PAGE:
All this early-to-bed-early-to-rise stuff took its toll. My circadian rhythms were shot to hell, and I began to shudder and tremble as the workweek wore on. By the weekend, I wanted to sleep for 48 hours straight, just to get right, but my body had grown used to the unnatural schedule, and I lived in a murky, twilight consciousness, a sort of perennial battle fatigue, where I was awake but not really present. My state of being had adapted by developing its own self-analgesic miasma, a veil of blunted alertness mingled with a not-unpleasant confusion. In short, I knew I could survive the three-month contract, but only if nobody paid much attention to me. And in fact, it worked out fine. Nobody paid much attention to me.

But there had to be better way. Thus, the SENTRI card.

I am amazed that more people don’t have a SENTRI: only 6 percent do. Of course, if everyone had one, it would become as worthless for crossing expeditiously as the U.S. passport is for native-born Americans.

Introduced at the Otay Mesa border station in 1995, SENTRI is a boon to tension-free border crossing, whether on foot or by vehicle. A SENTRI line opened in San Ysidro in 2002; there might be four people waiting, while thousands stood for hours in the regular line. Standing in line is called en cola. (Cola means “tail,” the line being representative of a long, sweeping tail. In fact, those who cut in line are frequently greeted with shouts and jibes of “¡Cola! ¡Cola!” to embarrass the cutter into retreat. Yet some cutters can be insistent; when one elderly American pointed out to another older American that the first American had just cut in front of him, the retort was a loud and threatening, “Fuck you!” The line and its concomitant waiting do not engender love, peace, and happiness.)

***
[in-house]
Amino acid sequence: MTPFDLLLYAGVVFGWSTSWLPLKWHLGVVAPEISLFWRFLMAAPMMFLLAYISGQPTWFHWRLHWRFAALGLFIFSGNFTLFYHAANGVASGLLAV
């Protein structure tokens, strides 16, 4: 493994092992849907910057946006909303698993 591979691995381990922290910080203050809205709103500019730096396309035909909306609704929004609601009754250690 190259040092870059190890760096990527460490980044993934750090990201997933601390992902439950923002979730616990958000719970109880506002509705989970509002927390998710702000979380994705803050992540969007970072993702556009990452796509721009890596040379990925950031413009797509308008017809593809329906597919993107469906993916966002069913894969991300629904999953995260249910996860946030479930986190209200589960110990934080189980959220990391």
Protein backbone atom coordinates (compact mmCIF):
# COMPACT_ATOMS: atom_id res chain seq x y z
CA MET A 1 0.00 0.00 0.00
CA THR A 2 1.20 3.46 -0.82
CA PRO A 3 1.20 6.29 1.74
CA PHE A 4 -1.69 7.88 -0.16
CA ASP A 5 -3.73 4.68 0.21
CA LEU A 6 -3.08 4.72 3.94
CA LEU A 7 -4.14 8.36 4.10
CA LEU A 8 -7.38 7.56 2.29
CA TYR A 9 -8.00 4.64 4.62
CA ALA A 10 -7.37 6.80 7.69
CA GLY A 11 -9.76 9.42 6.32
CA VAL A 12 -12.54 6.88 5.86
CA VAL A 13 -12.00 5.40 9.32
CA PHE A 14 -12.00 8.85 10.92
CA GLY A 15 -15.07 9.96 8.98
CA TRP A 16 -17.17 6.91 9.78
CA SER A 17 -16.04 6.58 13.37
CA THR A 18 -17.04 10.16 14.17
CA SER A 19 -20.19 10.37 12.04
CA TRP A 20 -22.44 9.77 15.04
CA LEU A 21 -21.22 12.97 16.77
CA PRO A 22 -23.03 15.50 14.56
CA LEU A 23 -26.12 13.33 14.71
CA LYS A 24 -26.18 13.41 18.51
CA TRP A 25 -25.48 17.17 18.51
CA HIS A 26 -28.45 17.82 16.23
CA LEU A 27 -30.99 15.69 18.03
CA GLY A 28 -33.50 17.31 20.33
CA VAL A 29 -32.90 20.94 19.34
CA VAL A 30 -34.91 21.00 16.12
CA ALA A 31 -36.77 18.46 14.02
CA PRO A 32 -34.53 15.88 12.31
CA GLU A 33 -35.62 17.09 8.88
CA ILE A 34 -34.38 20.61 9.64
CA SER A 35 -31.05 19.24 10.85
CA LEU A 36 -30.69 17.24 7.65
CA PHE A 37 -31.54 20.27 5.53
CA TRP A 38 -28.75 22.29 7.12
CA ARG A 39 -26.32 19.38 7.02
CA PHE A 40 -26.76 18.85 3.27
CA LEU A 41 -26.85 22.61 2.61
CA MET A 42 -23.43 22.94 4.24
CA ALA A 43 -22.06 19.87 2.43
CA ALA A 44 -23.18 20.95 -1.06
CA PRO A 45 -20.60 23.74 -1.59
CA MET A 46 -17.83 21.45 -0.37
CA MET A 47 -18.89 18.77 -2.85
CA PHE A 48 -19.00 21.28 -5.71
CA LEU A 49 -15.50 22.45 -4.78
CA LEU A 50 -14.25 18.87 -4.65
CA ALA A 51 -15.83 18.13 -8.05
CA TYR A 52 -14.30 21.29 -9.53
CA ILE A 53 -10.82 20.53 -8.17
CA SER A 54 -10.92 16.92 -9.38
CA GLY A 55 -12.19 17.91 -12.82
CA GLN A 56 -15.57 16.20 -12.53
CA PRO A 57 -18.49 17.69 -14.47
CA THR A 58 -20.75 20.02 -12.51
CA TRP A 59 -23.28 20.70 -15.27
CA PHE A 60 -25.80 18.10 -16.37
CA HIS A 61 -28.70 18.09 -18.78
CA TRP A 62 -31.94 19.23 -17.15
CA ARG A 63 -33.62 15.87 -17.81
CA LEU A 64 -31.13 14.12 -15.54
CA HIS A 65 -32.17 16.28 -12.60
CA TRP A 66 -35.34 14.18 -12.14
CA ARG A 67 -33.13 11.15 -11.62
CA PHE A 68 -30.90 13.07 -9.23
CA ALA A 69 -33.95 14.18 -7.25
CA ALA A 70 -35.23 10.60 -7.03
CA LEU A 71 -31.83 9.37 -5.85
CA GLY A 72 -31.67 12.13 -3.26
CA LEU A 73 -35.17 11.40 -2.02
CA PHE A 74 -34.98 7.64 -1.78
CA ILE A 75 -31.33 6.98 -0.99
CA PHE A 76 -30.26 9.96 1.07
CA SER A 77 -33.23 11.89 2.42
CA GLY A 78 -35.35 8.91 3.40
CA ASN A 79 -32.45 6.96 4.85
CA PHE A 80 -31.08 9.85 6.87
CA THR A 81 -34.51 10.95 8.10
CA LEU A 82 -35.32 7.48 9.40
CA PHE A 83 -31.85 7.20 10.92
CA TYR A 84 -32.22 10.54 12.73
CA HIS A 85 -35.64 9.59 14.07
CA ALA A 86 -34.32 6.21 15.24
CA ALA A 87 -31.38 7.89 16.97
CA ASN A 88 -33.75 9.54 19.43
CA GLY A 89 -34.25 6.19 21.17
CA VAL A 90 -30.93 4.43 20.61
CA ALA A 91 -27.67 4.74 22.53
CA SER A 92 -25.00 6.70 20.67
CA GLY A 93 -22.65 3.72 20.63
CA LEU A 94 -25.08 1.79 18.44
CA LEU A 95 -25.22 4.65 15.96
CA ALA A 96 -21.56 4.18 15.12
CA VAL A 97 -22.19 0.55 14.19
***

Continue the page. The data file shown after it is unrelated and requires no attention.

In 2011, I applied for a SENTRI pass. The cards were offered for free, if the applicant qualified.

I stopped by the newly opened San Ysidro SENTRI office at the end of the trolley line and talked to the nice bilingual woman at the window. She gave me the basic info sheet and told me I had to register online. (I’ve since found out that you can get things done at the office, in terms of registration specifics, but it takes longer.) I paid online with a credit card — if you don’t have a credit card you can use one of those refillable debit cards that are all the rage for money laundering — an initial $25 fee. Done. I had to wait for two weeks while my registration was reviewed.

Two weeks later I checked the website. I was approved for an interview with Customs and Border Protection (CPB). I had to present evidence of my residence, employment, and citizenship, and I had to book the interview...online. A series of calendars showed available interview times, but the San Ysidro location was not among the places listed. What? They’d told me I could book a date for an interview at the San Ysidro office. In La Mesa, the first opening was in December 2011. (Baby, I gotta get to work; I can’t wait until December. I’ll go nuts if I have to wait in that line every day of the week until December.)

The list of other offices where I could book an appointment included Yuma, Arizona, and Laredo, Texas. I spent two hours in line to cross the border, then went again to the San Ysidro office, where the nice woman explained that, although their office was not yet online, she could book me an appointment there for four weeks hence. There was nothing sooner. I had to take it. Mentally, I’d become like a fighter in the ring, hanging in until the bell rings or everything goes black; meaning, I endured all manner of bureaucratic boondoggle until I obtained my card. (Later that week, on the Mexican side, a fellow in a bar told me that, even after I paid all the fees, I could be rejected for the SENTRI with no reimbursement. I could be out 125 bucks. This news — inaccurate, as it turned out — was so depressing I had another pint.)

Finally, my appointment date rolled around. I gave myself a six-hour headstart to cross: I had to ensure that I would be at the San Ysidro SENTRI office on time. I slouched around Chula Vista for a while, slurping excessive amounts of coffee and worrying. (By the way, there are no public restrooms at the San Ysidro office, so be prepared to run down to McDonald’s and spend a quarter if you gotta go, and woe is you if you miss your call-out on the appointment.)